Gracie Fields heritage trail opens in Rochdale
The final plaque of the Gracie Fields heritage trail has been unveiled in her home town of Rochdale.
The eight plaques mark key locations in the life of the entertainer, who was believed to be the highest paid actress in the world in the 1930s.
Her travelling performances for troops during World War Two led her to become known as "the forces' sweetheart".
A statue in her honour is due to be unveiled on 18 September.
The locations of the plaques include St Chad's Church where she was christened and Rochdale Town Hall, where she received the Freedom of the Borough in 1937.
- Gracie Fields was born above a chip shop in 1898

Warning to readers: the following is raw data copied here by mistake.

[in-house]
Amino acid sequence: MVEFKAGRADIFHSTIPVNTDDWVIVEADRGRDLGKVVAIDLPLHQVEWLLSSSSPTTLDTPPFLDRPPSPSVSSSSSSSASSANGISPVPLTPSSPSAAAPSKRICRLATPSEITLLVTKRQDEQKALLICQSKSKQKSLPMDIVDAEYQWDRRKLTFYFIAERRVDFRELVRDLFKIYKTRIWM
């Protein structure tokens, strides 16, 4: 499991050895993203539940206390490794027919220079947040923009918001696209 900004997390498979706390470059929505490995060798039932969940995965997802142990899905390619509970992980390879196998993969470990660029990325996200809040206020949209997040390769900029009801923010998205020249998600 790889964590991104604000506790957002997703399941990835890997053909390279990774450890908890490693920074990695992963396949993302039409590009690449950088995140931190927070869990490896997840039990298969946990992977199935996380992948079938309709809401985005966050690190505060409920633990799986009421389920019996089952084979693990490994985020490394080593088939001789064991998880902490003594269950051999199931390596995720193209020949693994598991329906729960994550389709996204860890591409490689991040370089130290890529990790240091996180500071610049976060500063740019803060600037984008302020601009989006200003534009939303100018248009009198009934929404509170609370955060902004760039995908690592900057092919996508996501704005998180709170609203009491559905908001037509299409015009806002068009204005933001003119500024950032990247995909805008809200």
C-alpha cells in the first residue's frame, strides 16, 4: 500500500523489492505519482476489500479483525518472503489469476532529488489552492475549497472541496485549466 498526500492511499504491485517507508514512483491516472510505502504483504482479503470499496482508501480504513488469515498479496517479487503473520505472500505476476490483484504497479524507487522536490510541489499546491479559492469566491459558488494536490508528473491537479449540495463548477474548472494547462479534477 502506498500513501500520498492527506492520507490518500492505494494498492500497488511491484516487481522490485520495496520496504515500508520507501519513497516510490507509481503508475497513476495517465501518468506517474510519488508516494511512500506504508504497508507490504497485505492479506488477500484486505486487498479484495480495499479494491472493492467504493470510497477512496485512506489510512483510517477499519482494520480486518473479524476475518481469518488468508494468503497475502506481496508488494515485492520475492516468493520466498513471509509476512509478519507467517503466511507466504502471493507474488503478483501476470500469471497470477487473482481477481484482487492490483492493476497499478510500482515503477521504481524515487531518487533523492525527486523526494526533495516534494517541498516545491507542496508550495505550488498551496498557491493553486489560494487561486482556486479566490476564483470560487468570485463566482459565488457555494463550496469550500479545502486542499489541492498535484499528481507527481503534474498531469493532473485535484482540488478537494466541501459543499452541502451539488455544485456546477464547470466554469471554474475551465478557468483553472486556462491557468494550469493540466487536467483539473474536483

- Made her first professional stage appearance at Rochdale Hippodrome in 1910
- She was appointed CBE for services to entertainment in 1938
- Gracie loved animals - she once had nine greyhounds and bred canaries
- She was made a dame in 1979
- Seven months after receiving the title she died aged 81
- She was buried on the island of Capri in Italy where she had lived in her later years
Richard Farnell, leader of Rochdale Borough Council, said: "Gracie Fields rose from humble beginnings to become an international superstar on the back of sheer talent and hard work.
"It's hard to underestimate the impact she had and it's about time she was properly recognised in her home town."
He added: "This is our chance to show the world how proud we are of her."
The statue of the star, designed by sculptor Sean Hedges Quinn, will be unveiled outside Rochdale Town Hall at 13:00 on 18 September.